SI has a number of active student groups, including the School of Information Master’s Association (SIMA), an ALA student chapter, and a SAA student chapter. Student groups plan social events, campus lectures, workshops, and service projects, like World Information Architecture Day, SI Day of Service, A2 Data Dive, and an annual library unconference called QuasiCon. I participated in a number of really fun design jams, hosted by the HCI student group. Design jams are 2-3 hour sessions that allow small teams of students to respond to a design problem posed by visiting clients like Facebook and JSTOR.

Why SI?

  1. Technical skill development that is approachable, yet rigorous enough to provide a foundation for careers in user experience, development, digital preservation, data analysis, and project management–all areas of growth in library and information careers. I chose SI because it sees user-centered design and technical fluency as key to all information professions, including librarianship.
  2. Practical professional experience. Your internship and work study experiences are where you’ll really learn the ins and outs of professional life. Luckily, Ann Arbor, Michigan is home to a really big research library, a really innovative public library, and a ton of other fantastic libraries and museums within driving distance . That’s not to mention Alternative Spring Break, with opportunities to work at ALA Washington, the Field Museum, or the Library of Congress. There are student service groups like the Michigan Makers and UM FEMMES–a network of makers and STEM outreach and instruction programs. You can gain design consulting experience as part of the Design Clinic, help local organizations do good with their data as part of the A2Data Dive, and create a viable start-up venture with support from the UMSI Entrepreneurship Program.
  3. Career support from UMSI’s own Career Development Office. They’ll help you find and succeed in internships and careers. They want happy, successful graduates, and they are really proactive about it.
  4. Awesome colleagues who love libraries, archives, data, development, social technology, content strategy, user experience design, EdTech, electronic health records management, information policy, and more. You will learn great things from them, and they will make you a better librarian.
  5. Awesome professors who love libraries and awesome professors who don’t especially love libraries but can appreciate that you do and will help you tailor your graphic design, information visualization, interaction design, or usability coursework to the area of libraries. Shoutout to Kristin Fontichiaro, Silvia Lindtner, and Colleen Van Lent.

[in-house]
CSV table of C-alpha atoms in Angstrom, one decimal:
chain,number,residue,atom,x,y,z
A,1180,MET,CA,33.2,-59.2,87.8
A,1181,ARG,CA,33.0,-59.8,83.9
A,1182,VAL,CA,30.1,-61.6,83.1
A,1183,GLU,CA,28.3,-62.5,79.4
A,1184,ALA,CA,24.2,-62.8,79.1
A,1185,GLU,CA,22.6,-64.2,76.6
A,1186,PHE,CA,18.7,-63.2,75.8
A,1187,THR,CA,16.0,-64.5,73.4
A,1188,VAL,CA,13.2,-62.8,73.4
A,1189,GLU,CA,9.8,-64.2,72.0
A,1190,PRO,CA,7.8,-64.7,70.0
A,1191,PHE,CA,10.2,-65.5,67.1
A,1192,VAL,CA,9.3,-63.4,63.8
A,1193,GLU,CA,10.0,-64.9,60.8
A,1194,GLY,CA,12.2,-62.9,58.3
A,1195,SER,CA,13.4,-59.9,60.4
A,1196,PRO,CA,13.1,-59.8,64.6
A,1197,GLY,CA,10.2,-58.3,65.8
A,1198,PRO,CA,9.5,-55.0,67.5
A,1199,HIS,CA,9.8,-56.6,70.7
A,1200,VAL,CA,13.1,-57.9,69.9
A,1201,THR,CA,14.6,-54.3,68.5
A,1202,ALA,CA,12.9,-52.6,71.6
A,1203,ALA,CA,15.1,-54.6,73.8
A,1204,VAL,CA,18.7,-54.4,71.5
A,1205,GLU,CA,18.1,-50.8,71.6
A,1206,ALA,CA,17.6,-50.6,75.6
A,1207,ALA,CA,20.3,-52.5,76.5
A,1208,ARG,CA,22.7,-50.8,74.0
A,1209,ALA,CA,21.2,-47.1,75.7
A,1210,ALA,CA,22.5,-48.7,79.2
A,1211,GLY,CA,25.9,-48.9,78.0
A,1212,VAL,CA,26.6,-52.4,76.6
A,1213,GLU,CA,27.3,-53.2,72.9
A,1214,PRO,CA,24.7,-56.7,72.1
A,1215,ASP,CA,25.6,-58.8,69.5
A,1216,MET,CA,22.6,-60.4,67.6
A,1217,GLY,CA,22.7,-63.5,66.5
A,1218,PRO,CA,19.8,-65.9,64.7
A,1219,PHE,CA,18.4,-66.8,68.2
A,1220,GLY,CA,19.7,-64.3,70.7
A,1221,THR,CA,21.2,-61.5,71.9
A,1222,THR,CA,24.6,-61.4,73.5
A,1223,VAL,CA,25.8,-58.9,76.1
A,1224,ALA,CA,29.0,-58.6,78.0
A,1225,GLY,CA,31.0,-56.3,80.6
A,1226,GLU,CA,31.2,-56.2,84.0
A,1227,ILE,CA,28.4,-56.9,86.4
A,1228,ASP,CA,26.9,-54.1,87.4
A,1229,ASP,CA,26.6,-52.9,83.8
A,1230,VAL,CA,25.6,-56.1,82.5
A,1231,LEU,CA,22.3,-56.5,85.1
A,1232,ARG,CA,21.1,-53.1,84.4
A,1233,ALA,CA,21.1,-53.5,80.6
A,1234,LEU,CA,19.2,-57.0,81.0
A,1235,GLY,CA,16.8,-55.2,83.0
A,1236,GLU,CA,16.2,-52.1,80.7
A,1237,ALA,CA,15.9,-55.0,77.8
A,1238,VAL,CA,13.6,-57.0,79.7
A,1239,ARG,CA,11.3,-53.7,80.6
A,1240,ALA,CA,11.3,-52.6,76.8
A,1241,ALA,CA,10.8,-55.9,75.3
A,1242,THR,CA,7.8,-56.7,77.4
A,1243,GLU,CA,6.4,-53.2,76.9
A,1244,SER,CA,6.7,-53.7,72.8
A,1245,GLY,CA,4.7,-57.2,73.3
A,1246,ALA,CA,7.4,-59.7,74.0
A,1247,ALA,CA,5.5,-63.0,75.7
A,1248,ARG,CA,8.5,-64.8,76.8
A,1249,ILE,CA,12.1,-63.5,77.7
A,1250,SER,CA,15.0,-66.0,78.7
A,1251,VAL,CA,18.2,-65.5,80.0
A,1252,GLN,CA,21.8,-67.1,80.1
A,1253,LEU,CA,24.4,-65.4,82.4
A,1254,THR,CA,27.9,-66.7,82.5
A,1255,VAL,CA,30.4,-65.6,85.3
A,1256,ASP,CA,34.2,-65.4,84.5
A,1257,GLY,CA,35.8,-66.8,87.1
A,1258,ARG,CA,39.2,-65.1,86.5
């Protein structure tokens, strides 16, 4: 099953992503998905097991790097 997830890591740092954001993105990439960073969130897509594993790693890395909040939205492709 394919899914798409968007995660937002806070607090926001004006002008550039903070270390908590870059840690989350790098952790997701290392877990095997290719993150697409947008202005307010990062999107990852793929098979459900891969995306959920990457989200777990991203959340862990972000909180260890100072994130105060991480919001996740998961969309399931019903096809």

Program Weaknesses

When I asked LIS students about the weaknesses of the MSI program, their response was resounding: The LIS program is weak. There aren’t enough library and archives courses, partly because there are not enough faculty in these areas to teach courses. The School of Information continues to add faculty in other areas of interest, while relying on limited faculty and adjunct lecturers pulled from the University of Michigan Library.

UMSI is proud of its evolution into a program for data scientists, user experience professionals, developers, analysts, and entrepreneurs, and often this is seen as, at the expense of the LIS specialization. One person wrote, There are definitely feelings of “us-against-them” and resentment among the specializations that can be counter-productive. Sometimes I wish that the school still offered a separate MLIS degree that is more tailored to library science; at present UMSI is trying to be all things to all people and not completely succeeding.

Hacking SI

Emily’s hacks are still really applicable. Some advice from other SI students:

  • Learn to program. Learn something about UX from your HCI friends. Learn project management. Find a way to connect what you are learning with what you experience in jobs/internships at libraries.
  • Visit [your courses] before you commit to keeping anything permanently on your schedule! Often course descriptions definitely don’t reflect what the ACTUAL class will be like, so try to get a feeling for this on the first day and load up your schedule! Course shopping is super key.
  • I would recommend finding an internship that stretches your skills as much as possible, even to the point of scaring you. SI doesn’t provide much real world experience aside from the PEP internship so this is your best shot at getting some.
  • There were a lot of great internship opportunities in the UM/Ann Arbor area, but I would caution students to consider: Is this relevant to my goals, or just interesting? If you want to teach information literacy in a community organization or public library, for example, don’t spend your summer cataloging manuscripts just because it seems like fun. Find something that will really offer useful experience, and help you when you are applying for jobs.
  • Prospectives should know that saving money during the year is extremely important, because finding an LIS internship that pays – and pays enough to live on – can be a challenge.
  • In addition to courses, job(s), and internship(s), try to schedule yourself “down time” to attend campus events. Keep a lunch hour free at least one day a week. The programming by student groups, UMSI, and other campus departments is a very valuable addition to your experience.

And what I tell myself: You owe it to yourself to try things you weren’t expecting to try in grad school. Opportunities will arise that seem really scary, but all you have to do is mark it on your Google Calendar and show up. Or hang out in the student lounge and tell someone you’re struggling with it. Something really great will probably happen.